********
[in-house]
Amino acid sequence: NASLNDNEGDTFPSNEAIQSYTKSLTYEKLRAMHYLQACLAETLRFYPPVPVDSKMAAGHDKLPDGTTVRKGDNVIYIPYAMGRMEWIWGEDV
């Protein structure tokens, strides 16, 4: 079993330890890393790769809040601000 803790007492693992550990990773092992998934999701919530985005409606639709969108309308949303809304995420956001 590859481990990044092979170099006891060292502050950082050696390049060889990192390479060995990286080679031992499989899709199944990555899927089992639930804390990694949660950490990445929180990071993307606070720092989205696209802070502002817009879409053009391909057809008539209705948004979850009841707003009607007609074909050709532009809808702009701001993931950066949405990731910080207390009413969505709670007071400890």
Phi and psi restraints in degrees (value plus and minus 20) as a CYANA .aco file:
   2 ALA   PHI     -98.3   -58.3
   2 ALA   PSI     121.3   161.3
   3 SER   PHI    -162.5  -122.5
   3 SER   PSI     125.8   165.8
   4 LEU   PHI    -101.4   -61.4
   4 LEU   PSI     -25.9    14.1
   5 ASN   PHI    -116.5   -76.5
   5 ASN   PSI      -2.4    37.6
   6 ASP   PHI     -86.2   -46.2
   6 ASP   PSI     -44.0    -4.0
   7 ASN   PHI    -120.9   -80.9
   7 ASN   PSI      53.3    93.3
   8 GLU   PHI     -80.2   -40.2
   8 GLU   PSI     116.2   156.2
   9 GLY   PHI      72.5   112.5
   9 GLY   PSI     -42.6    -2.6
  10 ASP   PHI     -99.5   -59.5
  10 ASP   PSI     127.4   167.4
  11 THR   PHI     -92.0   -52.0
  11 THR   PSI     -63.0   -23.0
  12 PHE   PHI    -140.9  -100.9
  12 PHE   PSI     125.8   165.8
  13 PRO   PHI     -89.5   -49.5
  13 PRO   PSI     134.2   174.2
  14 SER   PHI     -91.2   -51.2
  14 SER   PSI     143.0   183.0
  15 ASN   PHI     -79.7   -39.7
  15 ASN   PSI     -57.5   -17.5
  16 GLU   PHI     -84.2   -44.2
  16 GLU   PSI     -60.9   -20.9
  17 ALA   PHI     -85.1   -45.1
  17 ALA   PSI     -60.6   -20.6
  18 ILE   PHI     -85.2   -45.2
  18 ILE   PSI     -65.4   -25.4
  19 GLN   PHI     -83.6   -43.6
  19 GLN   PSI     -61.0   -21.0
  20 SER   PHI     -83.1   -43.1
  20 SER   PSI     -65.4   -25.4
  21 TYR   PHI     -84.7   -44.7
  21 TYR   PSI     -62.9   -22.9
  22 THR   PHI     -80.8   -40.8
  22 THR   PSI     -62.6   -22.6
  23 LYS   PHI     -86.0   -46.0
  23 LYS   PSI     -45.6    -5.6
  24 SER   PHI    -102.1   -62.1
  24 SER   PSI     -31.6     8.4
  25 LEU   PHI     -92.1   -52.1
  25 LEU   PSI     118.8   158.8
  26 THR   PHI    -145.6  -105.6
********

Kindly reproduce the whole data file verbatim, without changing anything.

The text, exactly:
[in-house]
Amino acid sequence: NASLNDNEGDTFPSNEAIQSYTKSLTYEKLRAMHYLQACLAETLRFYPPVPVDSKMAAGHDKLPDGTTVRKGDNVIYIPYAMGRMEWIWGEDV
């Protein structure tokens, strides 16, 4: 079993330890890393790769809040601000 803790007492693992550990990773092992998934999701919530985005409606639709969108309308949303809304995420956001 590859481990990044092979170099006891060292502050950082050696390049060889990192390479060995990286080679031992499989899709199944990555899927089992639930804390990694949660950490990445929180990071993307606070720092989205696209802070502002817009879409053009391909057809008539209705948004979850009841707003009607007609074909050709532009809808702009701001993931950066949405990731910080207390009413969505709670007071400890």
Phi and psi restraints in degrees (value plus and minus 20) as a CYANA .aco file:
   2 ALA   PHI     -98.3   -58.3
   2 ALA   PSI     121.3   161.3
   3 SER   PHI    -162.5  -122.5
   3 SER   PSI     125.8   165.8
   4 LEU   PHI    -101.4   -61.4
   4 LEU   PSI     -25.9    14.1
   5 ASN   PHI    -116.5   -76.5
   5 ASN   PSI      -2.4    37.6
   6 ASP   PHI     -86.2   -46.2
   6 ASP   PSI     -44.0    -4.0
   7 ASN   PHI    -120.9   -80.9
   7 ASN   PSI      53.3    93.3
   8 GLU   PHI     -80.2   -40.2
   8 GLU   PSI     116.2   156.2
   9 GLY   PHI      72.5   112.5
   9 GLY   PSI     -42.6    -2.6
  10 ASP   PHI     -99.5   -59.5
  10 ASP   PSI     127.4   167.4
  11 THR   PHI     -92.0   -52.0
  11 THR   PSI     -63.0   -23.0
  12 PHE   PHI    -140.9  -100.9
  12 PHE   PSI     125.8   165.8
  13 PRO   PHI     -89.5   -49.5
  13 PRO   PSI     134.2   174.2
  14 SER   PHI     -91.2   -51.2
  14 SER   PSI     143.0   183.0
  15 ASN   PHI     -79.7   -39.7
  15 ASN   PSI     -57.5   -17.5
  16 GLU   PHI     -84.2   -44.2
  16 GLU   PSI     -60.9   -20.9
  17 ALA   PHI     -85.1   -45.1
  17 ALA   PSI     -60.6   -20.6
  18 ILE   PHI     -85.2   -45.2
  18 ILE   PSI     -65.4   -25.4
  19 GLN   PHI     -83.6   -43.6
  19 GLN   PSI     -61.0   -21.0
  20 SER   PHI     -83.1   -43.1
  20 SER   PSI     -65.4   -25.4
  21 TYR   PHI     -84.7   -44.7
  21 TYR   PSI     -62.9   -22.9
  22 THR   PHI     -80.8   -40.8
  22 THR   PSI     -62.6   -22.6
  23 LYS   PHI     -86.0   -46.0
  23 LYS   PSI     -45.6    -5.6
  24 SER   PHI    -102.1   -62.1
  24 SER   PSI     -31.6     8.4
  25 LEU   PHI     -92.1   -52.1
  25 LEU   PSI     118.8   158.8
  26 THR   PHI    -145.6  -105.6